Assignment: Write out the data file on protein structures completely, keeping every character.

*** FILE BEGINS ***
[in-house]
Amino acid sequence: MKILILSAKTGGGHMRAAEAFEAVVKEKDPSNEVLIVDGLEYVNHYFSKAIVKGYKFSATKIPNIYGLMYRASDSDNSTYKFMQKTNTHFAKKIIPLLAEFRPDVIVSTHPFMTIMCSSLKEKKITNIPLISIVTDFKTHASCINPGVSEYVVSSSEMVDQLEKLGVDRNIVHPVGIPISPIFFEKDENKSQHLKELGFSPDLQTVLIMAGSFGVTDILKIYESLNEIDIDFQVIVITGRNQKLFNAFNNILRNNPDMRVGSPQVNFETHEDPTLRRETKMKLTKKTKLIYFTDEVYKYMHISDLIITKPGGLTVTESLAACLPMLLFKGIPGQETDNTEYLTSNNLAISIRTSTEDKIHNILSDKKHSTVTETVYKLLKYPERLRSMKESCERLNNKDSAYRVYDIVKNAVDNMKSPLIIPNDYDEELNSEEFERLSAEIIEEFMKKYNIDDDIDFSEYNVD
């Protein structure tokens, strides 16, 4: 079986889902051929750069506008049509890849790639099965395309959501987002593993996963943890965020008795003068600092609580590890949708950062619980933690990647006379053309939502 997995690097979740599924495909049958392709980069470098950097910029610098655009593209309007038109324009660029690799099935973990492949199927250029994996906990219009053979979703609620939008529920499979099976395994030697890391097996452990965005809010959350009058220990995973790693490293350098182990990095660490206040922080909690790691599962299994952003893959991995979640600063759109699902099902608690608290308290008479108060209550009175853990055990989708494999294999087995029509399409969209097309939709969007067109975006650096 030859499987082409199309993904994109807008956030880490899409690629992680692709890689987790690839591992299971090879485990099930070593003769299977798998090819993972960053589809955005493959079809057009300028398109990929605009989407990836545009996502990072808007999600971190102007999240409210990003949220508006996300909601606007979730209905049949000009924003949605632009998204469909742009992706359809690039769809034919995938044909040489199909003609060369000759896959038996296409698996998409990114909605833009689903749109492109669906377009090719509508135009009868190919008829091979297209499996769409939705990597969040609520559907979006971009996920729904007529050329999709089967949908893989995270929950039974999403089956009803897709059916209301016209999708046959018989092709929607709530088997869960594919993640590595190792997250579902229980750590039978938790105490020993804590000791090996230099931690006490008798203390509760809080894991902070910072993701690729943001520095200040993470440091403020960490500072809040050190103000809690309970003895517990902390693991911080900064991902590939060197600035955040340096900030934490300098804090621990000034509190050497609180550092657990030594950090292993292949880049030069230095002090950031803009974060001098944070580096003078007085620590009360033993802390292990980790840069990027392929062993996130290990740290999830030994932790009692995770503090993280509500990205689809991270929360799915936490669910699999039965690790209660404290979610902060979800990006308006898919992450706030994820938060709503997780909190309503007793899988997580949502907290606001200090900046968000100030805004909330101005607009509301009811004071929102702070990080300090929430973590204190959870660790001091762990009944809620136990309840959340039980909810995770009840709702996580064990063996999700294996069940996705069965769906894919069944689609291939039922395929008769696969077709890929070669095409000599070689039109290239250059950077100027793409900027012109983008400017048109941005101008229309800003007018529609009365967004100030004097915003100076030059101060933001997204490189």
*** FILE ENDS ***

[in-house]
Amino acid sequence: MKILILSAKTGGGHMRAAEAFEAVVKEKDPSNEVLIVDGLEYVNHYFSKAIVKGYKFSATKIPNIYGLMYRASDSDNSTYKFMQKTNTHFAKKIIPLLAEFRPDVIVSTHPFMTIMCSSLKEKKITNIPLISIVTDFKTHASCINPGVSEYVVSSSEMVDQLEKLGVDRNIVHPVGIPISPIFFEKDENKSQHLKELGFSPDLQTVLIMAGSFGVTDILKIYESLNEIDIDFQVIVITGRNQKLFNAFNNILRNNPDMRVGSPQVNFETHEDPTLRRETKMKLTKKTKLIYFTDEVYKYMHISDLIITKPGGLTVTESLAACLPMLLFKGIPGQETDNTEYLTSNNLAISIRTSTEDKIHNILSDKKHSTVTETVYKLLKYPERLRSMKESCERLNNKDSAYRVYDIVKNAVDNMKSPLIIPNDYDEELNSEEFERLSAEIIEEFMKKYNIDDDIDFSEYNVD
């Protein structure tokens, strides 16, 4: 079986889902051929750069506008049509890849790639099965395309959501987002593993996963943890965020008795003068600092609580590890949708950062619980933690990647006379053309939502 997995690097979740599924495909049958392709980069470098950097910029610098655009593209309007038109324009660029690799099935973990492949199927250029994996906990219009053979979703609620939008529920499979099976395994030697890391097996452990965005809010959350009058220990995973790693490293350098182990990095660490206040922080909690790691599962299994952003893959991995979640600063759109699902099902608690608290308290008479108060209550009175853990055990989708494999294999087995029509399409969209097309939709969007067109975006650096 030859499987082409199309993904994109807008956030880490899409690629992680692709890689987790690839591992299971090879485990099930070593003769299977798998090819993972960053589809955005493959079809057009300028398109990929605009989407990836545009996502990072808007999600971190102007999240409210990003949220508006996300909601606007979730209905049949000009924003949605632009998204469909742009992706359809690039769809034919995938044909040489199909003609060369000759896959038996296409698996998409990114909605833009689903749109492109669906377009090719509508135009009868190919008829091979297209499996769409939705990597969040609520559907979006971009996920729904007529050329999709089967949908893989995270929950039974999403089956009803897709059916209301016209999708046959018989092709929607709530088997869960594919993640590595190792997250579902229980750590039978938790105490020993804590000791090996230099931690006490008798203390509760809080894991902070910072993701690729943001520095200040993470440091403020960490500072809040050190103000809690309970003895517990902390693991911080900064991902590939060197600035955040340096900030934490300098804090621990000034509190050497609180550092657990030594950090292993292949880049030069230095002090950031803009974060001098944070580096003078007085620590009360033993802390292990980790840069990027392929062993996130290990740290999830030994932790009692995770503090993280509500990205689809991270929360799915936490669910699999039965690790209660404290979610902060979800990006308006898919992450706030994820938060709503997780909190309503007793899988997580949502907290606001200090900046968000100030805004909330101005607009509301009811004071929102702070990080300090929430973590204190959870660790001091762990009944809620136990309840959340039980909810995770009840709702996580064990063996999700294996069940996705069965769906894919069944689609291939039922395929008769696969077709890929070669095409000599070689039109290239250059950077100027793409900027012109983008400017048109941005101008229309800003007018529609009365967004100030004097915003100076030059101060933001997204490189």